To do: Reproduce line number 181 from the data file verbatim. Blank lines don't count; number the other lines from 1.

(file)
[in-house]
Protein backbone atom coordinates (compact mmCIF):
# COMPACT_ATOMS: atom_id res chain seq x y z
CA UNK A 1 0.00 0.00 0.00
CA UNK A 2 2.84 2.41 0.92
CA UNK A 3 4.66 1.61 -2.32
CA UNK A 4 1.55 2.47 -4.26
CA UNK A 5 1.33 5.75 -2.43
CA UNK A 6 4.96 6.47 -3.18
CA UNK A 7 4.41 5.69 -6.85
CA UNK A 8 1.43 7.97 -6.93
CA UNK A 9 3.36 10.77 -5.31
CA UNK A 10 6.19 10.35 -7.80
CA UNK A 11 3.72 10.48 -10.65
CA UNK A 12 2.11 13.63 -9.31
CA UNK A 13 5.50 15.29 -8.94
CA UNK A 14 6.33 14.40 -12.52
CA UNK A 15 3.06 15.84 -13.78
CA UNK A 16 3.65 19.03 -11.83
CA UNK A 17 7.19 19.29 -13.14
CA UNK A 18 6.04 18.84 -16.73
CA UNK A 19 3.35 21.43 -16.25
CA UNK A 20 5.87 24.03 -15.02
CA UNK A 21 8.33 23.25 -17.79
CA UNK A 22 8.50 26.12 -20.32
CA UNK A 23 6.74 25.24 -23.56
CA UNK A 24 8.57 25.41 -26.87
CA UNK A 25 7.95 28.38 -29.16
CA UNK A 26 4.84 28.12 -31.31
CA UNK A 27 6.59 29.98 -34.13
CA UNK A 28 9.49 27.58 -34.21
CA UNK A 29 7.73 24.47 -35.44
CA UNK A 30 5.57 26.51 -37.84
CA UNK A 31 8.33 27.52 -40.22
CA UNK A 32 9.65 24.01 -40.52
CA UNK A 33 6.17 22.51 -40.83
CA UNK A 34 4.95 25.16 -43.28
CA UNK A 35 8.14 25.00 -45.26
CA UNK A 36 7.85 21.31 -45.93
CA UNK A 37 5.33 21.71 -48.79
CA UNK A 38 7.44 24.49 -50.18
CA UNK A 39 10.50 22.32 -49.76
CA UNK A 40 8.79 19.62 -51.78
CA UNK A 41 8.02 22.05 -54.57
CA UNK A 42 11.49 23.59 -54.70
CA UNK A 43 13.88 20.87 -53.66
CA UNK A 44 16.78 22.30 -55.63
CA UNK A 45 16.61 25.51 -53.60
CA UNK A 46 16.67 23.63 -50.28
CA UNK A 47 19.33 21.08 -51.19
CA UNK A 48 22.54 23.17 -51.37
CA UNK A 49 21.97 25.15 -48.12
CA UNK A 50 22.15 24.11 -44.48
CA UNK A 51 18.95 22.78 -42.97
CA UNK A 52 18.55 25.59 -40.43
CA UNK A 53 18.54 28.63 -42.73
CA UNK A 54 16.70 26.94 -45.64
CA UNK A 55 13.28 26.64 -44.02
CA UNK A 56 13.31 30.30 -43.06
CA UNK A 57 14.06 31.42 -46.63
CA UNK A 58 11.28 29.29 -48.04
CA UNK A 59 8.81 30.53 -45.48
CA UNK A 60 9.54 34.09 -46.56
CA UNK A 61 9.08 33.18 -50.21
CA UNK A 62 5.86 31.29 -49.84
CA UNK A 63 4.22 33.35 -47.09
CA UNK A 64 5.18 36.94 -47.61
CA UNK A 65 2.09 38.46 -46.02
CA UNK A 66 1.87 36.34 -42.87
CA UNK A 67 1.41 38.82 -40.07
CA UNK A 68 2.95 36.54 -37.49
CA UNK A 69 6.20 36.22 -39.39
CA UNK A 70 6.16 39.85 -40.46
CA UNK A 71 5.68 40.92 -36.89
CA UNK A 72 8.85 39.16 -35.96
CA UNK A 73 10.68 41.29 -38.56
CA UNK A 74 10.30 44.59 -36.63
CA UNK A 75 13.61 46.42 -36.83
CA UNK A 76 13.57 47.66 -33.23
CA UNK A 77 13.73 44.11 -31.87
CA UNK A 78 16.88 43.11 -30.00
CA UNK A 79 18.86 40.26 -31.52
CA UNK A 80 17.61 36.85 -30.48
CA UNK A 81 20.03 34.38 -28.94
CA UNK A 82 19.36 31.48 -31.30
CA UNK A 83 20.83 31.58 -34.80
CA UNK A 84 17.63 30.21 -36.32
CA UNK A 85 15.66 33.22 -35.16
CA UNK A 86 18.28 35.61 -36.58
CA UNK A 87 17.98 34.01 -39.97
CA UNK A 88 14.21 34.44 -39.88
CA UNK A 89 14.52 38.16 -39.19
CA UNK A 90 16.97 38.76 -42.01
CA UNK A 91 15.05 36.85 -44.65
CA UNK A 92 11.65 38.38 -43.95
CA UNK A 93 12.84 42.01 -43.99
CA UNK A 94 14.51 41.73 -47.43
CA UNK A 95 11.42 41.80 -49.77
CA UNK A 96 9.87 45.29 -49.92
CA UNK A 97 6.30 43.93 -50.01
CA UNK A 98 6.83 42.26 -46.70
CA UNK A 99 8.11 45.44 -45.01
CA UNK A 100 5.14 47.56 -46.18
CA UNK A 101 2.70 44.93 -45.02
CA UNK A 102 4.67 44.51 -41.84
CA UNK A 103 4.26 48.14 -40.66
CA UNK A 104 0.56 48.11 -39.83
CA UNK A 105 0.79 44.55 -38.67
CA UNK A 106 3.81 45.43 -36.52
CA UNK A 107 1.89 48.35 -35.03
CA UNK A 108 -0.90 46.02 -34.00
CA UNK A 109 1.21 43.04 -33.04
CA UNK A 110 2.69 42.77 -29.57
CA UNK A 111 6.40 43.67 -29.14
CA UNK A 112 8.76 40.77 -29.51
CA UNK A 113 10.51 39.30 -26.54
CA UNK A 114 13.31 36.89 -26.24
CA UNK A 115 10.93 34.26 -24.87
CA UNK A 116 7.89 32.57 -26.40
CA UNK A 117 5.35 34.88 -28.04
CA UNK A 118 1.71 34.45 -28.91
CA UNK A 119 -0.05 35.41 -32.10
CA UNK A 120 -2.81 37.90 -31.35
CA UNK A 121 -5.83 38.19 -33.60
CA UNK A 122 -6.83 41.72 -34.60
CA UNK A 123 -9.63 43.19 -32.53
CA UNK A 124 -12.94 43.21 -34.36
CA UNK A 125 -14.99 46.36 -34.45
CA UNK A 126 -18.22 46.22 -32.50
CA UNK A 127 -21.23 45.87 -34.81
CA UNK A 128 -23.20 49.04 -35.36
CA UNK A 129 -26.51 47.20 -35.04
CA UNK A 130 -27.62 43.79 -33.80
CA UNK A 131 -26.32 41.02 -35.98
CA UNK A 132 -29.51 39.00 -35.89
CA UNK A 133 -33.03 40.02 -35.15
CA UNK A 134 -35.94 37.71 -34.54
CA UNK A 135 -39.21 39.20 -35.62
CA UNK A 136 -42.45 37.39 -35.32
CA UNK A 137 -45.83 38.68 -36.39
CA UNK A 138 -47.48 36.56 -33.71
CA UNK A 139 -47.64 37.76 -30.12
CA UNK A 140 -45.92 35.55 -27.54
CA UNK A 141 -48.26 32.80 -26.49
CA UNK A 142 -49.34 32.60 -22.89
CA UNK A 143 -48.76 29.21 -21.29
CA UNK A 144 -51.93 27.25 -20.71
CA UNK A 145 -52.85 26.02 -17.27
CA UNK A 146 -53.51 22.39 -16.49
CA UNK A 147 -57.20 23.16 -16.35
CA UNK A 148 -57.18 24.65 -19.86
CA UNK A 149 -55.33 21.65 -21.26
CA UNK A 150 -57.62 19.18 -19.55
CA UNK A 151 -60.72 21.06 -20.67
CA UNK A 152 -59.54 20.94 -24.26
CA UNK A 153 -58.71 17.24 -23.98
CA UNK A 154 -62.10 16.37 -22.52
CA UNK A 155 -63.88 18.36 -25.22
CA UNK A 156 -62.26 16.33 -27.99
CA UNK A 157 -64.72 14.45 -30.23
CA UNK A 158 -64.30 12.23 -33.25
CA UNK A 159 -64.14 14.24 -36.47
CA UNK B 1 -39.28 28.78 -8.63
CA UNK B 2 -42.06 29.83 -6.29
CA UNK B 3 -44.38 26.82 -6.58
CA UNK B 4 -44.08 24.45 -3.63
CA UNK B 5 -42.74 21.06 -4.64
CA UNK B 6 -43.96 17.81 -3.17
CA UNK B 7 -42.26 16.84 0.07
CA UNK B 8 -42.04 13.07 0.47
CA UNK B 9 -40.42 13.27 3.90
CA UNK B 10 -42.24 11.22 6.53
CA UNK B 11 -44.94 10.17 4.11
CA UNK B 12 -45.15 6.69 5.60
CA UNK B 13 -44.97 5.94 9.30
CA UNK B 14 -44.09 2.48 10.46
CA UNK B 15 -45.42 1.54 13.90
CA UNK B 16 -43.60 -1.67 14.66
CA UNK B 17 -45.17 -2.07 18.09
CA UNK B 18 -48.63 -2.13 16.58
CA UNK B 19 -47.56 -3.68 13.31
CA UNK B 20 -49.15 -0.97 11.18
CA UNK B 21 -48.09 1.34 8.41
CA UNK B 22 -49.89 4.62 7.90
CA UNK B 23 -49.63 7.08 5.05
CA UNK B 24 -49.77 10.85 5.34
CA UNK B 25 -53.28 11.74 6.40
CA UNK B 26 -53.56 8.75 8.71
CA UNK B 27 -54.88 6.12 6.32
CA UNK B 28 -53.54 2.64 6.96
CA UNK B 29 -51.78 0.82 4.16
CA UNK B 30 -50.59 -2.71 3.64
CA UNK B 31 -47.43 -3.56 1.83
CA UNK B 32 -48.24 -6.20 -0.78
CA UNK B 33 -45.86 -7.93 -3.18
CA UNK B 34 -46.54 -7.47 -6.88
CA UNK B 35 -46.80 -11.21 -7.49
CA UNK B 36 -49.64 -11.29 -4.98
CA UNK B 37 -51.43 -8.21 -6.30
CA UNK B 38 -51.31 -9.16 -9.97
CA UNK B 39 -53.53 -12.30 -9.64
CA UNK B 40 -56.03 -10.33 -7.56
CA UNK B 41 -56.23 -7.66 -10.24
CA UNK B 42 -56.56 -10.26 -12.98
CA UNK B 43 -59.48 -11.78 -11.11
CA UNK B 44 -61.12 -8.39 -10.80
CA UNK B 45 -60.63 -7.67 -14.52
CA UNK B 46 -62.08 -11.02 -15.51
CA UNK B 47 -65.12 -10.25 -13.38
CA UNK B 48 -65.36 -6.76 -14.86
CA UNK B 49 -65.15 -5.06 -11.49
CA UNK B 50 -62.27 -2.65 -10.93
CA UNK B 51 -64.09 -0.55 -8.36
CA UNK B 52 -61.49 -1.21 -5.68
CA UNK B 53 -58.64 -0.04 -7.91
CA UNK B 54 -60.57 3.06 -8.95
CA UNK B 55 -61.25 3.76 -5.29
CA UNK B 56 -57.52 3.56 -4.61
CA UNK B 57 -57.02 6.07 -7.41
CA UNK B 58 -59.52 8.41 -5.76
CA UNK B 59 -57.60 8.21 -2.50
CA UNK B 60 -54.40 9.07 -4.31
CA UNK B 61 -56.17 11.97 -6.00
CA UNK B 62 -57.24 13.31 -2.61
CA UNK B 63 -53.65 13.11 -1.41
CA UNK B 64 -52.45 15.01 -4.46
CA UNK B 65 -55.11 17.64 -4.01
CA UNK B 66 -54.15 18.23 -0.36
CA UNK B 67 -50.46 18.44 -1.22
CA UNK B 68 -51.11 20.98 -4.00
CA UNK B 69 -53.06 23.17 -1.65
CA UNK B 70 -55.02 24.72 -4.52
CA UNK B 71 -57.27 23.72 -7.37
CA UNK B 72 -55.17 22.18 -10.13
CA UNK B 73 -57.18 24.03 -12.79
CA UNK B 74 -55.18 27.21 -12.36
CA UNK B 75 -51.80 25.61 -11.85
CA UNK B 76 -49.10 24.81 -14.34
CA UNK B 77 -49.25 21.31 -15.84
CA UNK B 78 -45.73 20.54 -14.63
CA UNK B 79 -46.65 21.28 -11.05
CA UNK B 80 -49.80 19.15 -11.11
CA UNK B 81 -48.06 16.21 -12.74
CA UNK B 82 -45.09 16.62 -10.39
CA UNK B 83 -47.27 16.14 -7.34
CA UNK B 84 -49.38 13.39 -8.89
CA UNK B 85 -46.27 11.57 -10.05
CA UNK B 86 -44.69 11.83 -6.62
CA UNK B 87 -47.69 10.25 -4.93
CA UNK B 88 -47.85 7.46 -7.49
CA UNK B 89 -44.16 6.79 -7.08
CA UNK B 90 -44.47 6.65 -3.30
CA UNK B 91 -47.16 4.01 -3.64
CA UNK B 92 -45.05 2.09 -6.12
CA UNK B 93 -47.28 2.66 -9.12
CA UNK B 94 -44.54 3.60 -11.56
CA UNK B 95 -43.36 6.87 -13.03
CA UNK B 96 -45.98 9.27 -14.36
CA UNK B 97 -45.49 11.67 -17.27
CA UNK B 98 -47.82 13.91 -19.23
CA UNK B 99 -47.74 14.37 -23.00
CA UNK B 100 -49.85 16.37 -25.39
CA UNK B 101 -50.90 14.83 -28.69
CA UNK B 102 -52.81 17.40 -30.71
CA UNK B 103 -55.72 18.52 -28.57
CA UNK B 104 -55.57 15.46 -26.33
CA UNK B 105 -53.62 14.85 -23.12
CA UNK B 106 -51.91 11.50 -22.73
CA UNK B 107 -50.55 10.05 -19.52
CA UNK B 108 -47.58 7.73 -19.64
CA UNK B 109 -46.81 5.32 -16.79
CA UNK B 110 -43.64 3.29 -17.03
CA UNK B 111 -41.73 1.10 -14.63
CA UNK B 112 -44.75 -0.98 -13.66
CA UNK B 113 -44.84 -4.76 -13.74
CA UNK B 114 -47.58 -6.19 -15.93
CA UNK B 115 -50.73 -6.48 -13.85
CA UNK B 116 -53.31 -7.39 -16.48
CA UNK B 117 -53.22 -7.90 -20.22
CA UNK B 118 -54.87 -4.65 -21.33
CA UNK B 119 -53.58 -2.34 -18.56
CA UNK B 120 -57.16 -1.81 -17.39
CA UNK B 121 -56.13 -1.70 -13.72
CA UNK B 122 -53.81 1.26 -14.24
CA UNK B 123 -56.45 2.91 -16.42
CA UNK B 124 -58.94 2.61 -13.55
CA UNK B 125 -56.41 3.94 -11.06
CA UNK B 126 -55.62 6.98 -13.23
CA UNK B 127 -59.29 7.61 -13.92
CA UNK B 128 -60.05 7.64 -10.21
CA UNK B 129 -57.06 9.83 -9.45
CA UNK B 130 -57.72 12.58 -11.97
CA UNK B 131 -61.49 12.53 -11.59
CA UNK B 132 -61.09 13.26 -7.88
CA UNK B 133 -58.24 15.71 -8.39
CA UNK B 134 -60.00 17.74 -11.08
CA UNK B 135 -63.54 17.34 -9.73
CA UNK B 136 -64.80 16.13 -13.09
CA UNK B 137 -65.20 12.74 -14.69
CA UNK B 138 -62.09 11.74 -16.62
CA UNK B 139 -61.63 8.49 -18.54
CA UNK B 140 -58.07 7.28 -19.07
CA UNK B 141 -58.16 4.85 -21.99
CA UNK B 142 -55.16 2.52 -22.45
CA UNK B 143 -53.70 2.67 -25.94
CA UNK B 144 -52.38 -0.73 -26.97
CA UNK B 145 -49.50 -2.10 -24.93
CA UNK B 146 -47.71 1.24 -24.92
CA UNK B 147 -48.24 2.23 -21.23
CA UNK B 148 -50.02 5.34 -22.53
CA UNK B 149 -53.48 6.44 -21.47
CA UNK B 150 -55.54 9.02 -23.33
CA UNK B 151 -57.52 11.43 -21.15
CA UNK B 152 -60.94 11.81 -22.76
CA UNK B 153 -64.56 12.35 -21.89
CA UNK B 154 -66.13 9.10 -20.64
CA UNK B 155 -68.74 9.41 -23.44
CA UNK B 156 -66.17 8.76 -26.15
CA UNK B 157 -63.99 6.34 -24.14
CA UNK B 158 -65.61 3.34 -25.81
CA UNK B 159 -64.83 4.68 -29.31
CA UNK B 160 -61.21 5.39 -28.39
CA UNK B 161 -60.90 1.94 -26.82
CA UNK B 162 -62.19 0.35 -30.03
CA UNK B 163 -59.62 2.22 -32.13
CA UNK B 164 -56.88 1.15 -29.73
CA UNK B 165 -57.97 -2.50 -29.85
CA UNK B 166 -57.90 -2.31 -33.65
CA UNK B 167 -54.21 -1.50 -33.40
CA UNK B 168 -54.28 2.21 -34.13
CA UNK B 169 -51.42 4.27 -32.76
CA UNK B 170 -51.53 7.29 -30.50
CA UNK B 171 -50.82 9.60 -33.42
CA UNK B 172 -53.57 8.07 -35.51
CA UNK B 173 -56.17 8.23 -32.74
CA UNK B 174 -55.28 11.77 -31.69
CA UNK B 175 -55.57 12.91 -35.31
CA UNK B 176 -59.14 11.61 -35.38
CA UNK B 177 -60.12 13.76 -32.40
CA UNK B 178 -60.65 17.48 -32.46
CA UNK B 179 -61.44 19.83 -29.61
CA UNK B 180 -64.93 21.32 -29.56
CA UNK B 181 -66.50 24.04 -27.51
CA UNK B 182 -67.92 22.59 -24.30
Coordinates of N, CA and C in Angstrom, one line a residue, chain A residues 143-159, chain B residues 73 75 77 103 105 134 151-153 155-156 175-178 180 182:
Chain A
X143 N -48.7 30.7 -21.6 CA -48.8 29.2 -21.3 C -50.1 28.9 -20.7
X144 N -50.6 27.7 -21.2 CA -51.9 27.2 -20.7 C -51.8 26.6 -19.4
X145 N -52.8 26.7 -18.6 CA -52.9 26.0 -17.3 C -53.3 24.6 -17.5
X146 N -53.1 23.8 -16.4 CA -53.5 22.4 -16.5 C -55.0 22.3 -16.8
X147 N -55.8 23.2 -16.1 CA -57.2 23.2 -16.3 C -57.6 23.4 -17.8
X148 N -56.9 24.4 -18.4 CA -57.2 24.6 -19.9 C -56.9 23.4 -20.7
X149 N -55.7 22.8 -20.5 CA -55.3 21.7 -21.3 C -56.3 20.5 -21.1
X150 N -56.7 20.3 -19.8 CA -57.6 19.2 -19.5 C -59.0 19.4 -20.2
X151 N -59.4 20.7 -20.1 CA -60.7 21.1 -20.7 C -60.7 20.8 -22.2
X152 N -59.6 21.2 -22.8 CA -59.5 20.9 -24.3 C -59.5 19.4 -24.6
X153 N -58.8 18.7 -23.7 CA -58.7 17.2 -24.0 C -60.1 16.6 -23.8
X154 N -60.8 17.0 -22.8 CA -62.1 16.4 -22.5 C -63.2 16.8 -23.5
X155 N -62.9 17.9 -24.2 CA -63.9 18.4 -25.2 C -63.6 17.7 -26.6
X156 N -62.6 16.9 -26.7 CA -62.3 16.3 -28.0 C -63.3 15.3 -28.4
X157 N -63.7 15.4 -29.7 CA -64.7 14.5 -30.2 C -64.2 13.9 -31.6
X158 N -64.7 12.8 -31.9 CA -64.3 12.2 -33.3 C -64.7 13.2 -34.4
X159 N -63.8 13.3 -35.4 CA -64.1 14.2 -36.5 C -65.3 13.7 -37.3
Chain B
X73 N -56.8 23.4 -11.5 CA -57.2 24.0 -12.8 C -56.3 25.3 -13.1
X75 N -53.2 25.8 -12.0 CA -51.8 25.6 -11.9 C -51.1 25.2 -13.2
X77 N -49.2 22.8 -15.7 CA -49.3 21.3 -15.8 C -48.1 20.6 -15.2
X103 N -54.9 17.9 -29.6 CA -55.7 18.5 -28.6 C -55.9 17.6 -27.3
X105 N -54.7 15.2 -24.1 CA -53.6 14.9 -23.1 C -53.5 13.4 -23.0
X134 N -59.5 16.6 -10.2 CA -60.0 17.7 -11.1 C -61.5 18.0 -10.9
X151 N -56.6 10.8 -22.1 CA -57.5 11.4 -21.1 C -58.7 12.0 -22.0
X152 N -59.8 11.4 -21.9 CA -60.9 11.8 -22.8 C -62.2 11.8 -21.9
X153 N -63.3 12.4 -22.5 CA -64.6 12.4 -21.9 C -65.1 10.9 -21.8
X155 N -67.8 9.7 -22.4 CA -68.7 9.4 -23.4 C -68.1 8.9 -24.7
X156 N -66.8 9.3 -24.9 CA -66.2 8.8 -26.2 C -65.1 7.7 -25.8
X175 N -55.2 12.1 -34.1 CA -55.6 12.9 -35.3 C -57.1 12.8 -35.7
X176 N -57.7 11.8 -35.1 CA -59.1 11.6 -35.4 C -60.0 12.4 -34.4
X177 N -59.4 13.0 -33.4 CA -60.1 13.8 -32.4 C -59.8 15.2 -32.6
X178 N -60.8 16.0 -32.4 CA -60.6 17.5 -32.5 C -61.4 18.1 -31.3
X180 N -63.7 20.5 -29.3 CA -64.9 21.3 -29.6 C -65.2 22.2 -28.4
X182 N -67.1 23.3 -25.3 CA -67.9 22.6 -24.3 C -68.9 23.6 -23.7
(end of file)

CA UNK B 19 -47.56 -3.68 13.31